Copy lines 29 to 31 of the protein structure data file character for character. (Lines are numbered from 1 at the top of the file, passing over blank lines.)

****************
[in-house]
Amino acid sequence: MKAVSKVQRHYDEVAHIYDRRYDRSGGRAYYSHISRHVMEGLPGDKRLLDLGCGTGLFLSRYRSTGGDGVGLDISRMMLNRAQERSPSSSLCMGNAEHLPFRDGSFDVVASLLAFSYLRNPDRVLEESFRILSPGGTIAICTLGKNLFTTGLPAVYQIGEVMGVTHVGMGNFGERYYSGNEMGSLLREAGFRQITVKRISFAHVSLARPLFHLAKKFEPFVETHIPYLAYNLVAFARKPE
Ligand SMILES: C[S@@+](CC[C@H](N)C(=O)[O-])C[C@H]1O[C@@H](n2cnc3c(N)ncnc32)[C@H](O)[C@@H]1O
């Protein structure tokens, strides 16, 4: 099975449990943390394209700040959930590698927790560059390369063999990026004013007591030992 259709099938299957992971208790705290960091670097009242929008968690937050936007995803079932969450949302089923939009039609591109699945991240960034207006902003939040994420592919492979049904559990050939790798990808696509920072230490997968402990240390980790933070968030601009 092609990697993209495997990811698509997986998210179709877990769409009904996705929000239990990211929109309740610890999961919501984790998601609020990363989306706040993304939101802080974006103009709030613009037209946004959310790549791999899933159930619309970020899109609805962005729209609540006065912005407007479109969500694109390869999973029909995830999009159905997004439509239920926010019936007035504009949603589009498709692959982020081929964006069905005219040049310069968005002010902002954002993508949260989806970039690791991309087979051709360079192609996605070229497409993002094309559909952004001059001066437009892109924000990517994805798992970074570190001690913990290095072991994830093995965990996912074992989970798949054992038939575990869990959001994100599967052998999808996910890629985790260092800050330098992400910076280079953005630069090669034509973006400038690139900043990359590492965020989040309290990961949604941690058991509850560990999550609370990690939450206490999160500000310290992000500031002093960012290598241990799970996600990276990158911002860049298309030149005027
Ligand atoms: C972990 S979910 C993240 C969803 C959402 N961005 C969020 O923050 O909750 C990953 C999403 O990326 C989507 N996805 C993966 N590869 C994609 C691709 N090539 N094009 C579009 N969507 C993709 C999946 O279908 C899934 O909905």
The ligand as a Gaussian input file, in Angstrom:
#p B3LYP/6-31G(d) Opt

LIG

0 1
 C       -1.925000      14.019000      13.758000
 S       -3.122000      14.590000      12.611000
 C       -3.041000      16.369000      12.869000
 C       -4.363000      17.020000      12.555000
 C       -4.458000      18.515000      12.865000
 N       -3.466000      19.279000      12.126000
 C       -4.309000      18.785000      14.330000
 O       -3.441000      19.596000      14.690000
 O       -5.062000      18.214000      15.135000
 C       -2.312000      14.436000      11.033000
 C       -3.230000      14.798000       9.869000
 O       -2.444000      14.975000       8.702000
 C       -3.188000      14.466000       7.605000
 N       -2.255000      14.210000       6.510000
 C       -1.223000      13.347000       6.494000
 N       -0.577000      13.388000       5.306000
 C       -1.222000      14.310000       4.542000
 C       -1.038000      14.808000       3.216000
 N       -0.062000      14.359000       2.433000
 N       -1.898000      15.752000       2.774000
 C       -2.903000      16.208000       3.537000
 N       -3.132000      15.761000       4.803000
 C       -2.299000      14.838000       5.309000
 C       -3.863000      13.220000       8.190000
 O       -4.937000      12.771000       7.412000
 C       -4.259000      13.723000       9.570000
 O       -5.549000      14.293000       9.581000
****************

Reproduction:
 N       -1.898000      15.752000       2.774000
 C       -2.903000      16.208000       3.537000
 N       -3.132000      15.761000       4.803000